Duterte opens ASEAN Summit with calls vs terrorism
MANILA, Philippines – Philippine President Rodrigo Duterte formally opened the 31st Association of Southeast Asian Nations (ASEAN) Summit and Related Summits on Monday, November 13.
The opening ceremony, held at the Cultural Center of the Philippines, formally begins rounds of talks among Southeast Asian leaders and leaders of the region's dialogue partners on a variety of pressing issues.
Duterte began his speech with mention of the Marawi siege, a 5-month long crisis that laid waste to an entire city and claimed hundreds of lives.
He apologized for beginning the day on such a somber note but said the Marawi conflict serves as a reminder to ASEAN and its partner countries.
"Your majesty, your excellencies, l apologize for setting the tone of my statement in such a manner but I only want to emphasize that our meetings in the next two days present an excellent opportunity for us to engage in meaningful discussions on matters of regional and international importance," said Duterte.
He identified terrorism and violent extremism as threats that "know no boundaries" and piracy and armed robbery in the region's seas as damaging to economic growth.
True to form, Duterte put the spotlight on ASEAN's illegal drug problem.
"The menace of illegal drugs trade continues to endanger the very fabric of our society," he said.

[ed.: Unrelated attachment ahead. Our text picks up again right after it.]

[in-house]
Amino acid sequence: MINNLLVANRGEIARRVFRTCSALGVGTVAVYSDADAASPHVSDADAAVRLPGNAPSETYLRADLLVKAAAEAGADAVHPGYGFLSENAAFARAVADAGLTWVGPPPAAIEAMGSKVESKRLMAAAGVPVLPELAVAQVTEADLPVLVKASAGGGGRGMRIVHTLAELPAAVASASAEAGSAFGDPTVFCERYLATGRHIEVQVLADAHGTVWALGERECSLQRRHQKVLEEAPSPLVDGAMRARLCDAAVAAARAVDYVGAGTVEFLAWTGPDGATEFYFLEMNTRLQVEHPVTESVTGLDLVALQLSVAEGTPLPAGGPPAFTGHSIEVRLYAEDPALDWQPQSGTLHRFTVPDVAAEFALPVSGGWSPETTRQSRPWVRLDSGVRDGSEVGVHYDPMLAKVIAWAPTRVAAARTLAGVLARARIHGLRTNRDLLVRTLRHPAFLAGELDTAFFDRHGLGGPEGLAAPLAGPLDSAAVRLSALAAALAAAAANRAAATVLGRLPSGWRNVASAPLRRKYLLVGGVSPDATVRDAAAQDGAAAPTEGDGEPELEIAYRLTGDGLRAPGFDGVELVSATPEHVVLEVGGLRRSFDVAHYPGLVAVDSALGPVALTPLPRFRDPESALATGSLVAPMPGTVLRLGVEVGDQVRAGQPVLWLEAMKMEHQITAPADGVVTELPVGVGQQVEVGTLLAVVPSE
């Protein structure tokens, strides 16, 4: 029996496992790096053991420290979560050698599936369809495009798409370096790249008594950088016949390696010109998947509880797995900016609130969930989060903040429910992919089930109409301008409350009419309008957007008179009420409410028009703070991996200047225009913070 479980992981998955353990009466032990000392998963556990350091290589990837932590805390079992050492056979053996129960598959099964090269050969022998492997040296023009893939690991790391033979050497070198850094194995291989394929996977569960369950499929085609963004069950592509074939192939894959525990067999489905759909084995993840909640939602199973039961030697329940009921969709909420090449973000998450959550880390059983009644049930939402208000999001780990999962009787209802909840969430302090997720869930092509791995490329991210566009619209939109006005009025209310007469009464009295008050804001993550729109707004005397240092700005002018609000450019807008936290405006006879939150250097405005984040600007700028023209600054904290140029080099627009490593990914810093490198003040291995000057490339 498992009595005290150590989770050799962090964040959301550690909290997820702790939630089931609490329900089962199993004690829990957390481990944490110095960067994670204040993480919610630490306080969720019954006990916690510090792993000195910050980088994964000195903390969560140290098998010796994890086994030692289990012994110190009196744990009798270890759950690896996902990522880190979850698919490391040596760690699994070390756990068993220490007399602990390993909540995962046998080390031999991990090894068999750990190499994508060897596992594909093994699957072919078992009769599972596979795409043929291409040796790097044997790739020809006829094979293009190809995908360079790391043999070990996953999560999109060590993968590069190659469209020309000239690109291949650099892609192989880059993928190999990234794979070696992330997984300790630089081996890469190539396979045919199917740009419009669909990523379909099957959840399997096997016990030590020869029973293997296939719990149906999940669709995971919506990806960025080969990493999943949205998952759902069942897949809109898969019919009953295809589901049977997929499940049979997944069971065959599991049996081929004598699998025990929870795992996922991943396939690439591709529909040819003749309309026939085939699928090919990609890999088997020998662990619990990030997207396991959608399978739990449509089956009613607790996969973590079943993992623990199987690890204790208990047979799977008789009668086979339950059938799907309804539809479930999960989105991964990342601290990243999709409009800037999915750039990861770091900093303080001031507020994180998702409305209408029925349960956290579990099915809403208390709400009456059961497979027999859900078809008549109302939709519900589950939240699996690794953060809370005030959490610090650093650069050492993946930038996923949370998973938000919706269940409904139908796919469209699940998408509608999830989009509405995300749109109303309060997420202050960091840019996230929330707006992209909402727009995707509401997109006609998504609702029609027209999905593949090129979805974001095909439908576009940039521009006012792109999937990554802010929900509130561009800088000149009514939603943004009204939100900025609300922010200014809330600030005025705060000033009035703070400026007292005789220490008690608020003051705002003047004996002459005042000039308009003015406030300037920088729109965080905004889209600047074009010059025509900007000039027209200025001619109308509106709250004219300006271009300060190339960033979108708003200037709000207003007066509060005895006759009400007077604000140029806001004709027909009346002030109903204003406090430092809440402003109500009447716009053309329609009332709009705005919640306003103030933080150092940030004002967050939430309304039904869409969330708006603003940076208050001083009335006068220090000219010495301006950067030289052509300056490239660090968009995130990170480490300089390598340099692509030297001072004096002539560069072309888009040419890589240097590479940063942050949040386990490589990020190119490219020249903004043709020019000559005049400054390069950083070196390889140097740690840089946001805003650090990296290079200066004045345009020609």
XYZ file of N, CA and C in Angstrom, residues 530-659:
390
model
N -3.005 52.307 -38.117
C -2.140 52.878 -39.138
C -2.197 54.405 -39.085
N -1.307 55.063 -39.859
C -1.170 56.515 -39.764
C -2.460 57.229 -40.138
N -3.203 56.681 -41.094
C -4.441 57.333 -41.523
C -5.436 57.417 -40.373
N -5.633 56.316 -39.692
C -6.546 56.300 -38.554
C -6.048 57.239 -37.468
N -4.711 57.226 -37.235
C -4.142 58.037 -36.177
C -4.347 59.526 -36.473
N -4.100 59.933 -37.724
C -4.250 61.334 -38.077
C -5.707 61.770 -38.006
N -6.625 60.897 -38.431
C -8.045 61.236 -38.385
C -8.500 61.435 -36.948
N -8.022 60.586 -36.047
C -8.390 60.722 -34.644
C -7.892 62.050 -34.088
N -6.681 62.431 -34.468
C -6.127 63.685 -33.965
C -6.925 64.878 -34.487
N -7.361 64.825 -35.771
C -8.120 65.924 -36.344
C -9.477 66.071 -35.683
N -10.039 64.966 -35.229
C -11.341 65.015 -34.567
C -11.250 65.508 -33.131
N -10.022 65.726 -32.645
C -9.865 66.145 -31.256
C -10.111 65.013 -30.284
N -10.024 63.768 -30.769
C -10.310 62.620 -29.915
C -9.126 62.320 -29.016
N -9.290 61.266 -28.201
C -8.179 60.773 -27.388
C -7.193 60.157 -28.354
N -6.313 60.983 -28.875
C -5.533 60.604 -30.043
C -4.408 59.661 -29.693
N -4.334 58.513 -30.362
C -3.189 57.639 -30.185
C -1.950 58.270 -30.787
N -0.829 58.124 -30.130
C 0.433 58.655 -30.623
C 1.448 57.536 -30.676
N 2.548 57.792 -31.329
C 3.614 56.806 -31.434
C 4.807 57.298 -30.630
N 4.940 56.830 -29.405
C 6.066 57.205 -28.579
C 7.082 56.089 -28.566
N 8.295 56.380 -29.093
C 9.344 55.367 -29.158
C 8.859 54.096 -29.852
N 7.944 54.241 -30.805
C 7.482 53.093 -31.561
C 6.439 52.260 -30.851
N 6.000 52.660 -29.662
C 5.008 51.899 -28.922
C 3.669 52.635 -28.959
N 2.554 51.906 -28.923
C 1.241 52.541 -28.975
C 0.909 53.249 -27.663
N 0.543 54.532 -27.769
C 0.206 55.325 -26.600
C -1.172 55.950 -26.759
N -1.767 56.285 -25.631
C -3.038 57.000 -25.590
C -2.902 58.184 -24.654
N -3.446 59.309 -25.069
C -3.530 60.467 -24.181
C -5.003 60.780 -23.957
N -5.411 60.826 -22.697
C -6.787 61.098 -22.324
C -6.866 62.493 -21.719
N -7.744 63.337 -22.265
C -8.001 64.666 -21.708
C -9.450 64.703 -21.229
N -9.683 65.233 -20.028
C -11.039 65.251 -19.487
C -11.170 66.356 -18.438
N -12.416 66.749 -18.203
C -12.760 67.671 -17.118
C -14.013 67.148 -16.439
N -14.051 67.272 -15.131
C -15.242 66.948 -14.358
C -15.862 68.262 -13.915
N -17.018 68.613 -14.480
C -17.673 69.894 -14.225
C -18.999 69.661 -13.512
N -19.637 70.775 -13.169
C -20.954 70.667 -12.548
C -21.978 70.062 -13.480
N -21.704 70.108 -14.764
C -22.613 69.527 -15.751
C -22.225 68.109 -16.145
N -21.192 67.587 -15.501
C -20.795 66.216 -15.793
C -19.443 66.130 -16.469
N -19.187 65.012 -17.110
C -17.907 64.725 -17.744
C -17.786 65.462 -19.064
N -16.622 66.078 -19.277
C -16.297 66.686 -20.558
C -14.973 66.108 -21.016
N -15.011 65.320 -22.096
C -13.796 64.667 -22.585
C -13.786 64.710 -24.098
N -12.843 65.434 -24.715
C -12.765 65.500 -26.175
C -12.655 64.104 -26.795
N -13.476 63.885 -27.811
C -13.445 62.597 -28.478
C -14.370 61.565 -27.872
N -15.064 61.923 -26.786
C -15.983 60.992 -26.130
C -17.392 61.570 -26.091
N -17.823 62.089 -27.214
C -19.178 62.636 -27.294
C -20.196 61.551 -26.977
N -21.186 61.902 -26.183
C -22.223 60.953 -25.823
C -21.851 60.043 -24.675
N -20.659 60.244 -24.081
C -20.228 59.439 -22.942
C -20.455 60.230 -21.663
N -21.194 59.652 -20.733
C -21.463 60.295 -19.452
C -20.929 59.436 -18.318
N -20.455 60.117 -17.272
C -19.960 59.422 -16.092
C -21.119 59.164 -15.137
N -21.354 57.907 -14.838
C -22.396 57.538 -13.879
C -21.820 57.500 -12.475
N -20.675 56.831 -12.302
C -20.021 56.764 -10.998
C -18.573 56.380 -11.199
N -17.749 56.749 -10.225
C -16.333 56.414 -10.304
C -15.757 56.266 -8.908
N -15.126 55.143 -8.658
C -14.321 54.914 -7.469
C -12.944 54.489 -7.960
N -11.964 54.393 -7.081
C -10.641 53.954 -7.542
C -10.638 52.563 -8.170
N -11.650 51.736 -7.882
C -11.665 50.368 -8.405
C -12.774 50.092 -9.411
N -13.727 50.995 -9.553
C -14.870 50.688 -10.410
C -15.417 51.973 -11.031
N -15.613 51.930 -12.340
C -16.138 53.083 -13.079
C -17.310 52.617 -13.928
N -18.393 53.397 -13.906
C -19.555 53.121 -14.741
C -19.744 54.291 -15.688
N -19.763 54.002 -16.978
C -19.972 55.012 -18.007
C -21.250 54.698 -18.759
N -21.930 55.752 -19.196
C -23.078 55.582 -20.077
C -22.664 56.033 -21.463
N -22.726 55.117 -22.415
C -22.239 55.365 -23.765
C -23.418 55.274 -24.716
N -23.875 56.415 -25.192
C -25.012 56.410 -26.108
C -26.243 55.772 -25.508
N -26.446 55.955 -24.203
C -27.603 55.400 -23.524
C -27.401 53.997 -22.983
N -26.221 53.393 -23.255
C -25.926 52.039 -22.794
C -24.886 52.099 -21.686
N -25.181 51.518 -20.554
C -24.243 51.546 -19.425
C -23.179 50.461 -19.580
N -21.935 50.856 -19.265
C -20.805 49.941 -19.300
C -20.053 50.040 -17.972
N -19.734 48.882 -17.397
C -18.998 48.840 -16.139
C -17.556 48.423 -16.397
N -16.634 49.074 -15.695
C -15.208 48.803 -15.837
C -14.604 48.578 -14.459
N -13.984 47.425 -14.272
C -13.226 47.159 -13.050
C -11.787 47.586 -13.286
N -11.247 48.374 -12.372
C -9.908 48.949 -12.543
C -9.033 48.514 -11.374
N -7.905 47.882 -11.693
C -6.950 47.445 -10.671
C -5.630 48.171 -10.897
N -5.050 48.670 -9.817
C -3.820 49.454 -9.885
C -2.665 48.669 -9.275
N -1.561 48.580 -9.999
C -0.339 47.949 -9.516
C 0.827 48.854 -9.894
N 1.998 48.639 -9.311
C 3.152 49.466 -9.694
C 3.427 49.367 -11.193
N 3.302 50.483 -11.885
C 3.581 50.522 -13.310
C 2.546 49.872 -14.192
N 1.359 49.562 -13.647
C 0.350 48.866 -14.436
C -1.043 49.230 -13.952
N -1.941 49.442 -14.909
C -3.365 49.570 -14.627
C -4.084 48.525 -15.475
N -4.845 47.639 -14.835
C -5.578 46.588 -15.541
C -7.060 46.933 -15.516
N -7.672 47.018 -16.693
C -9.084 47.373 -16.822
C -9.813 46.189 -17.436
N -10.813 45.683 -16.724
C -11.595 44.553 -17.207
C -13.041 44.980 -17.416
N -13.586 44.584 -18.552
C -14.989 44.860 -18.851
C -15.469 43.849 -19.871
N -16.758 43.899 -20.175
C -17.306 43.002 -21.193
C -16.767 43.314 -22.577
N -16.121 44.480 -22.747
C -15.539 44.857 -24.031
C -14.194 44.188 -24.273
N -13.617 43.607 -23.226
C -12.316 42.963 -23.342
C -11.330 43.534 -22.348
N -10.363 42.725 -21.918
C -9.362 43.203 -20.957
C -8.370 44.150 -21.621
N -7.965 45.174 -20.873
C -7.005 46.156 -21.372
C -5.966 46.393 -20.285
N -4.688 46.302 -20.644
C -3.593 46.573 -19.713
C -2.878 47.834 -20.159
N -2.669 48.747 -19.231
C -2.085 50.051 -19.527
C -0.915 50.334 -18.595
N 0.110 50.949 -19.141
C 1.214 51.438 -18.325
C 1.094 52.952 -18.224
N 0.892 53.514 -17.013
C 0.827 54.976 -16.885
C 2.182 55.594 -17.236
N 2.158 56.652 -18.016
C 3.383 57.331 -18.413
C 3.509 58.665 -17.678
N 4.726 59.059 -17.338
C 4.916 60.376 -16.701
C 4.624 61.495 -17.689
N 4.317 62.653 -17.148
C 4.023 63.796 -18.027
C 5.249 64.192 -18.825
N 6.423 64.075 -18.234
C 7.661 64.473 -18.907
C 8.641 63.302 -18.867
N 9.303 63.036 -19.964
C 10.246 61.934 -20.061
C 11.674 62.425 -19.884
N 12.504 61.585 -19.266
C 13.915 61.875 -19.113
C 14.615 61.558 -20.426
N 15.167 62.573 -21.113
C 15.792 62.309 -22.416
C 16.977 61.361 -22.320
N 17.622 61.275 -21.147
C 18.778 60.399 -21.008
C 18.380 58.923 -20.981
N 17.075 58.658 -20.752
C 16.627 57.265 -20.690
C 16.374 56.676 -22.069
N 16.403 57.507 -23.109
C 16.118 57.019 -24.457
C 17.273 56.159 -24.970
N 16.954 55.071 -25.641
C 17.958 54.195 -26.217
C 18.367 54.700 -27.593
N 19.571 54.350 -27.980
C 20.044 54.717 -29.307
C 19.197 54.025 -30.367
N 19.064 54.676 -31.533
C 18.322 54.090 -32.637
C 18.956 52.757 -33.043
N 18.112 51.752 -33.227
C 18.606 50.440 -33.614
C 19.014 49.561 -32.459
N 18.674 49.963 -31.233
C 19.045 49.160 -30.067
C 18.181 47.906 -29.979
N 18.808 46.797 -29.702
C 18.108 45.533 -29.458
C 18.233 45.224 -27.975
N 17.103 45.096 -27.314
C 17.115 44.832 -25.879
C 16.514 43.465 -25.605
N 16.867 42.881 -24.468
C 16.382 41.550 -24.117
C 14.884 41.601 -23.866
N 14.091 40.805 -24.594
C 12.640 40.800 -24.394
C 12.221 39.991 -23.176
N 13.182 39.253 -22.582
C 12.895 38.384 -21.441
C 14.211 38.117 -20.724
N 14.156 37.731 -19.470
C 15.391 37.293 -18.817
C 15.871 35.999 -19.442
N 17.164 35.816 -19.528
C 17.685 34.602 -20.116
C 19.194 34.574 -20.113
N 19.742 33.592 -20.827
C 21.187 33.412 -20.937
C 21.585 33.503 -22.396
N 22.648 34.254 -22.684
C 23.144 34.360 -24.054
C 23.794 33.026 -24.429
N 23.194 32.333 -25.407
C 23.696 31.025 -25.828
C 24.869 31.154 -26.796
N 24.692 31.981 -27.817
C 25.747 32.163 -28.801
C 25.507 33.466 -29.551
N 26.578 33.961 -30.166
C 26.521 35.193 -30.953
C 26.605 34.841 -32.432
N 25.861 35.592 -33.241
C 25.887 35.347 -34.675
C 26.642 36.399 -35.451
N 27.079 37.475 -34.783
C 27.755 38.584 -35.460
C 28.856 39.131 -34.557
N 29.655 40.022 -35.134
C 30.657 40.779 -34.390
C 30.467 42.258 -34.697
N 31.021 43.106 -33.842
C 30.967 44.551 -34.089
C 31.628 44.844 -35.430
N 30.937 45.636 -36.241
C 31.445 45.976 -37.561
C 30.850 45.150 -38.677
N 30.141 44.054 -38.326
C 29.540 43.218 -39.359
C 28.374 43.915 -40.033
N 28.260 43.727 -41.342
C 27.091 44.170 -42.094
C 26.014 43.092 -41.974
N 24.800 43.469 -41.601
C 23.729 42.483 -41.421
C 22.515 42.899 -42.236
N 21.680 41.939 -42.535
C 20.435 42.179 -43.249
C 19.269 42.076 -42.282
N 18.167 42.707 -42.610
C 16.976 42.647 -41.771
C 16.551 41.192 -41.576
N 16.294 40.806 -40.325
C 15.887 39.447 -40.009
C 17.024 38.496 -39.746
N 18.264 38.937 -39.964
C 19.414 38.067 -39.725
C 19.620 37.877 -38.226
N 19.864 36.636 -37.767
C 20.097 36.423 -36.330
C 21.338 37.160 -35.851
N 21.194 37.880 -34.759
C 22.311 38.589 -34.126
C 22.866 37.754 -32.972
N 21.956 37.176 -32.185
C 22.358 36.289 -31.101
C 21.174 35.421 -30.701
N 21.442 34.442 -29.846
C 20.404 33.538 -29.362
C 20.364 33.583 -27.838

NoKor, sea row
Aside from these, Duterte said other regional security threats are expected to top the agenda of the Summits.
One priority topic is the tense situation in the Korean Peninsula, arising from North Korea's recent ballistic missile launches.
Aside from ASEAN leaders, key players in this issue are attending the various Summits, including United States President Donald Trump, South Korean President Moon Jae-in, Chinese Premiere Li Keqiang, and Japanese Prime Minister Shinzo Abe.
Concern over the South China Sea dispute will return as a major topic of the Summit, with ASEAN and China targeting the start of negotiations for a code of conduct in those waters.
In his last bilateral meeting with Chinese President Xi Jinping, Duterte had relayed ASEAN's worry about Beijing's installation of military outposts in various parts of the disputed sea.
US President Trump offered to "mediate" in the sea row during his talks with Vietnamese President Tran Dai Quang.
Observers are waiting to see if any country will raise the Rohingya crisis during closed door talks. Hundreds of thousands of the Rohingya Muslim minority are stranded in different parts of Southeast Asia after fleeing from supposedly state-backed persecution in Myanmar.
Another elephant in the room is the continuing military rule in Thailand and President Duterte's own controversial war on drugs which has claimed the lives of thousands. – Rappler.com